PHILADELPHIA (AP) â€” It was billed as ``Diana Ross and the Supremes,'' but some may have thought that ``Ross and the Replacements'' was a more appropriate title for the trio that kicked off their tour Wednesday night.
After two months of bad publicity for staging a Supremes reunion tour without Mary Wilson and Cindy Birdsong, her former groupmates, Ross set out to prove that the group she managed to assemble was not the dupe'premes, as one critic dubbed them.
Ross succeeded â€” and failed.
She succeeded in drenching the audience in a soulful, nostalgic soul show. But she failed in proving that the group was the Supremes. Don't be misled. It's a Diana Ross show with two solid backup singers in tow. The other Supremes â€” Scherrie Payne and Lynda Laurence, who joined the group after Ross and Wilson left â€” were not even on stage for about half of the show, though Laurence had a brief solo.
But the audience didn't seem to care, responding enthusiastically the Supremes' classics that helped define the Motown era, such as ``Where Did Our Love Go,'' ``Baby Love,'' ``Come See About Me.''
The show catered to people about to face a midlife crisis and those who wish they were alive during the '60s and '70s. Footage of Martin Luther King Jr. and civil rights protests in the South rolled out from huge overhead screens at the start of the show. Ross, 56, looked particularly silly when she emerged for a number in a hot pink bell-bottom pants suit.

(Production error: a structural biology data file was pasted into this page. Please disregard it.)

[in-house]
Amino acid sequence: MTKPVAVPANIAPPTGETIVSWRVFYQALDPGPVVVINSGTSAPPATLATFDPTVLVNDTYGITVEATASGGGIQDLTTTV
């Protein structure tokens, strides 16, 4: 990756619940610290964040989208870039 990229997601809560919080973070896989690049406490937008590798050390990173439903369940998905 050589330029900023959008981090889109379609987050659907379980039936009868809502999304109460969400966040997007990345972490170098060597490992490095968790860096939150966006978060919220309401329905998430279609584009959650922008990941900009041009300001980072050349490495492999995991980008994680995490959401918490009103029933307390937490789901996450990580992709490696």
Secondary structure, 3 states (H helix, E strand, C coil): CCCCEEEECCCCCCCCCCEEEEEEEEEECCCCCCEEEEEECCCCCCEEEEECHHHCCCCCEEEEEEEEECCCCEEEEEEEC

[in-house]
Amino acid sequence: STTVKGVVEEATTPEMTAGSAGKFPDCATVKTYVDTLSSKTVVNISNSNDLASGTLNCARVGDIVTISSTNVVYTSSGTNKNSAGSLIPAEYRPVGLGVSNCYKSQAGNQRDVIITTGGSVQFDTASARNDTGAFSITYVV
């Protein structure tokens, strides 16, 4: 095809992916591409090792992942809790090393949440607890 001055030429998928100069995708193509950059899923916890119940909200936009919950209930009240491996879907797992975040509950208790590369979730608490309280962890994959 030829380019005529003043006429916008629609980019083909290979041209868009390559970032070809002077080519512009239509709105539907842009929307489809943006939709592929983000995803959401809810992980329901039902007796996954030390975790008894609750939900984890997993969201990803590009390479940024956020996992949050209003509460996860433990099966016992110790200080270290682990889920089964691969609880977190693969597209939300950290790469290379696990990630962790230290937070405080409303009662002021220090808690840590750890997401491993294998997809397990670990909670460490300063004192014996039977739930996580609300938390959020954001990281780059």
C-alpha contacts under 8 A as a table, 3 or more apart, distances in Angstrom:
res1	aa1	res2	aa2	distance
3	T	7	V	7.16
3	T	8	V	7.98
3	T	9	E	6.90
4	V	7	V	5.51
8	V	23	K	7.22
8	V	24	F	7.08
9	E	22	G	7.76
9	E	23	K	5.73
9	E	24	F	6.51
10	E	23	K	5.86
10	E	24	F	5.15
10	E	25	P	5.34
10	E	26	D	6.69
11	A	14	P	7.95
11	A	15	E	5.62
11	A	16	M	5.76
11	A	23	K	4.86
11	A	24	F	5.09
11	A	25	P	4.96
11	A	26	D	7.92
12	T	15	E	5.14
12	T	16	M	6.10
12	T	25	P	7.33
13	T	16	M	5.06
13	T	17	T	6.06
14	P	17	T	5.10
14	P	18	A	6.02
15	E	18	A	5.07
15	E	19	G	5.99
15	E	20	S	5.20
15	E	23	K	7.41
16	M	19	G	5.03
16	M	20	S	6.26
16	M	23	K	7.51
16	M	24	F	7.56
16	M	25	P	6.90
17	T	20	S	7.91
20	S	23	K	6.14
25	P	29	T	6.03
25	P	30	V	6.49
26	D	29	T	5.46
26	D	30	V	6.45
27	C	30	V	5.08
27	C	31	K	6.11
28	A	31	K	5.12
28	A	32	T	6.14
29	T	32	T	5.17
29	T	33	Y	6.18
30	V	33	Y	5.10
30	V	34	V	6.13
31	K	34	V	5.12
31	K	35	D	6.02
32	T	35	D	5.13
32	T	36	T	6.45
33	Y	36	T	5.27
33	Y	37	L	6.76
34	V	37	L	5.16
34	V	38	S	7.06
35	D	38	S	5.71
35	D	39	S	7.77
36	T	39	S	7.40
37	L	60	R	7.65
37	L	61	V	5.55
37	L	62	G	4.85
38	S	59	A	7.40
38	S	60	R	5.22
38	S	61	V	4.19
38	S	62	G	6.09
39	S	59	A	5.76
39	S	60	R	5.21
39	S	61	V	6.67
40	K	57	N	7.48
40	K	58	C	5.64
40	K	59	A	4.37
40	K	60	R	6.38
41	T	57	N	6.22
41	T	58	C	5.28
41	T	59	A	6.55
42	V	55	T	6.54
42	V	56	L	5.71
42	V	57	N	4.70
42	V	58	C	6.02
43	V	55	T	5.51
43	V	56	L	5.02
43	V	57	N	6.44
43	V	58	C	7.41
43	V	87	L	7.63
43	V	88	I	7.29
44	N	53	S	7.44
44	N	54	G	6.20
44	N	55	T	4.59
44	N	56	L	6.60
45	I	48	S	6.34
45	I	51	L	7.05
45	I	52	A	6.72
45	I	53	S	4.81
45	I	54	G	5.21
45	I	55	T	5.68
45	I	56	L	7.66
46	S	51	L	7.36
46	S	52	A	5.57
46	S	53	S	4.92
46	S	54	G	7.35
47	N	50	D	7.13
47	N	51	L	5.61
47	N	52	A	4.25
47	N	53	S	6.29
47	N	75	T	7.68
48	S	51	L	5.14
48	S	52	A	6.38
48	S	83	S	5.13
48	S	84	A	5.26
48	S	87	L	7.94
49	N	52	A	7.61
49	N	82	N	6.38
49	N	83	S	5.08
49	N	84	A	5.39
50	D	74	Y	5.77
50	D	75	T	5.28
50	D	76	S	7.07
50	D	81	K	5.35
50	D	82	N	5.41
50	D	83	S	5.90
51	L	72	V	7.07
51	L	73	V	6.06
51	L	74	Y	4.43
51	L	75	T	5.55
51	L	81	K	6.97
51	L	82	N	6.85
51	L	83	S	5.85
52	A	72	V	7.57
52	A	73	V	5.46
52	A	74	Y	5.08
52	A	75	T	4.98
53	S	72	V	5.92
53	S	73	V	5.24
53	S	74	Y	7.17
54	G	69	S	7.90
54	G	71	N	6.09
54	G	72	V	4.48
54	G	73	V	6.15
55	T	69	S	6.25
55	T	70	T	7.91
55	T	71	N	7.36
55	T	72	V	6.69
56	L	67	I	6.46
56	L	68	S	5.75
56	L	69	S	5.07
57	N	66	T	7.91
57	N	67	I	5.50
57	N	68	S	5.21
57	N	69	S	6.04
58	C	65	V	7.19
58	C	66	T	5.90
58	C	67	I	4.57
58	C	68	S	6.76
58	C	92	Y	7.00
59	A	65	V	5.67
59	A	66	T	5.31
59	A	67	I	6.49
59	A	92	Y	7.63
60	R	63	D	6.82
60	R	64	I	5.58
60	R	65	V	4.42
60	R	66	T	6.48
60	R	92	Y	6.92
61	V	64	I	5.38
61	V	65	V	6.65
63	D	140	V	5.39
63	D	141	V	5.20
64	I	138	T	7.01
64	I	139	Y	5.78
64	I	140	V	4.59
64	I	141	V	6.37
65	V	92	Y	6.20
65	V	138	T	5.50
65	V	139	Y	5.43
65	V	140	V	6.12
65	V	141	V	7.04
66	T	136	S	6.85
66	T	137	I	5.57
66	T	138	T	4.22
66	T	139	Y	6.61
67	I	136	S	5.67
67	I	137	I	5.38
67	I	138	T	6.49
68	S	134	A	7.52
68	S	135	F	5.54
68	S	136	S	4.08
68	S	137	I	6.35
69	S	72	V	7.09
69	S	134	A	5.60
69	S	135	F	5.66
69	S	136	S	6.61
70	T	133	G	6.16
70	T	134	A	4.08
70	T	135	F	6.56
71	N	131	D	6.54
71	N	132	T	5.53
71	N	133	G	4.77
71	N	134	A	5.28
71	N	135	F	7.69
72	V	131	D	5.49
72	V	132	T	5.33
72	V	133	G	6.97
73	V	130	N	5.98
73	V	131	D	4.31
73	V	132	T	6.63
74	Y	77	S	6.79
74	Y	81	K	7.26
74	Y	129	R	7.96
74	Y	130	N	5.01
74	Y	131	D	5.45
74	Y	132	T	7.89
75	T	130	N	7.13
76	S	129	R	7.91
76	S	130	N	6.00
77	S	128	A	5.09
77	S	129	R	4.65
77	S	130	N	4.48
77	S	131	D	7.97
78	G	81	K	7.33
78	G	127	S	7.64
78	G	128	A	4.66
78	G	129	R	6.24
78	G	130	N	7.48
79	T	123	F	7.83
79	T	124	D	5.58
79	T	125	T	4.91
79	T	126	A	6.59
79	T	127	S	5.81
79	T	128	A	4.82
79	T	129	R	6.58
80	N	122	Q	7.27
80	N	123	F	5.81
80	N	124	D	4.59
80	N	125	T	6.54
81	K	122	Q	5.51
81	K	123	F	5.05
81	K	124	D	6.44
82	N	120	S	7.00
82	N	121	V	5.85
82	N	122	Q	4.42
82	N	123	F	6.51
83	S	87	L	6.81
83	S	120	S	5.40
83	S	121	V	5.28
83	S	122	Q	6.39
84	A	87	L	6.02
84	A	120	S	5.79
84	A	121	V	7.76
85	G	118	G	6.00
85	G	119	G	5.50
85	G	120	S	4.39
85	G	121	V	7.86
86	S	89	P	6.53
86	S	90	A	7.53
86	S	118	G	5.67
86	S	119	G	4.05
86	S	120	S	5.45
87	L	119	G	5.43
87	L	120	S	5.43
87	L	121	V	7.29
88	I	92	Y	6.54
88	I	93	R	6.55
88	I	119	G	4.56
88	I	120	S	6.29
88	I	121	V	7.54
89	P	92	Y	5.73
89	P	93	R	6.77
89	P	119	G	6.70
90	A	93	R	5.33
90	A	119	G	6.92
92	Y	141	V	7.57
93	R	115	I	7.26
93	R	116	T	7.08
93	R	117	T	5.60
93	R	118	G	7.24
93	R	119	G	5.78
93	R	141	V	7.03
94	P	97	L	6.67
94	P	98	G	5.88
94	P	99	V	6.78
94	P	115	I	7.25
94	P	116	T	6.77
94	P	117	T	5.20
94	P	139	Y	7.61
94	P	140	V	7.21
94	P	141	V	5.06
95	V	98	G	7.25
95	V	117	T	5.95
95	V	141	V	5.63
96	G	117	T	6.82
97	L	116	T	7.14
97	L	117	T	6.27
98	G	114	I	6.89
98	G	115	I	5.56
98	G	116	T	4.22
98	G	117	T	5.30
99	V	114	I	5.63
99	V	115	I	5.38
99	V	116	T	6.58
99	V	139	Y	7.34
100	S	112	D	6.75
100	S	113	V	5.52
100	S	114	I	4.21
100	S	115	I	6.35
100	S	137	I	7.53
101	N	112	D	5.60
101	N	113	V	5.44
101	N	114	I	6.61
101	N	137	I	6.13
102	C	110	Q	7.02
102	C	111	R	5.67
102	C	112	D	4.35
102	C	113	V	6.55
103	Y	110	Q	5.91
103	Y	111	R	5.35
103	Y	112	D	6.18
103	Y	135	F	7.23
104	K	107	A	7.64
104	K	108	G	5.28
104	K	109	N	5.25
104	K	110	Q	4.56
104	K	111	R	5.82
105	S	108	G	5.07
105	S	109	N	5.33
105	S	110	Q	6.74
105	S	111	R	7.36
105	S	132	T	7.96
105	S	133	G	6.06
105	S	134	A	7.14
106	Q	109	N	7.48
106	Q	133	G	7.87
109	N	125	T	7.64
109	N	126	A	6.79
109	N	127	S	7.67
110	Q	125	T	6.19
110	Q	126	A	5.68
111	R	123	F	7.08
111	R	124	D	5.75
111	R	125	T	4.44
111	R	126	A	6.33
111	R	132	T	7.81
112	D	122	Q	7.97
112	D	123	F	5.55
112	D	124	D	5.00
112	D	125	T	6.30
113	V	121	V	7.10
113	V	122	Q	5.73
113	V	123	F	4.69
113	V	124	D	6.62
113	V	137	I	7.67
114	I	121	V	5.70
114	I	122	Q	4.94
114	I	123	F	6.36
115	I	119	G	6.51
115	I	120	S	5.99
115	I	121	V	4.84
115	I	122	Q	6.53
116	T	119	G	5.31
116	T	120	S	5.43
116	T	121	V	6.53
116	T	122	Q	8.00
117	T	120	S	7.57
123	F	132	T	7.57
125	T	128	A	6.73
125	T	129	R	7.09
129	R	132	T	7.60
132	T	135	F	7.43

But amazingly enough, Ross of the new millennium is not so different from that of several decades ago. Her voice has thickened like molasses, but she still belts it out with a crisp, defined edge.
Ross sounded confident and assured, unscathed from the fiasco surrounding the concert tour.
It erupted after Wilson, an original Supreme, publicly complained about being offered $2 million for the tour in comparison with Ross, who reportedly is getting at least $15 million. Birdsong, who replaced the late Florence Ballard in the Supremes, also did not sign on for the tour.
Ross alluded to the controversy indirectly.
``I am truly honored to be onstage with two new girlfriends,'' she said, in between songs. ``Change has been inherent in the Supremes. These girls, for me, kept the legacy alive.''
She thanked the audience about a dozen times, which filled out a little more than three quarters of the First Union Spectrum.
She spoke in platitudes, even more than the average beauty queen.
Ross, who was sometimes stiff in her movements, tried to rile up the crowd by pumping her arms occasionally and weakly took a stab at the dance movement the ``swim.'' Thank goodness for the energetic 20-something dancers who made their way onto the stage every few numbers.
When the other Supremes remained backstage, Ross seemed to gain momentum. At those times, she seemed suddenly released from the supreme controversy.
During a passionate rendition of Ross' ``Ain't No Mountain High Enough'' she was able to get nearly the entire audience on their feet and cheering. An impressive orchestra, the dancers, Laurence and Payne, rounded out the performance.
The show closed on a non-Supreme note, as the trio sang ``I Will Survive,'' the '70s classic by Gloria Gaynor. The show proved not to be a reunion, but a good party.
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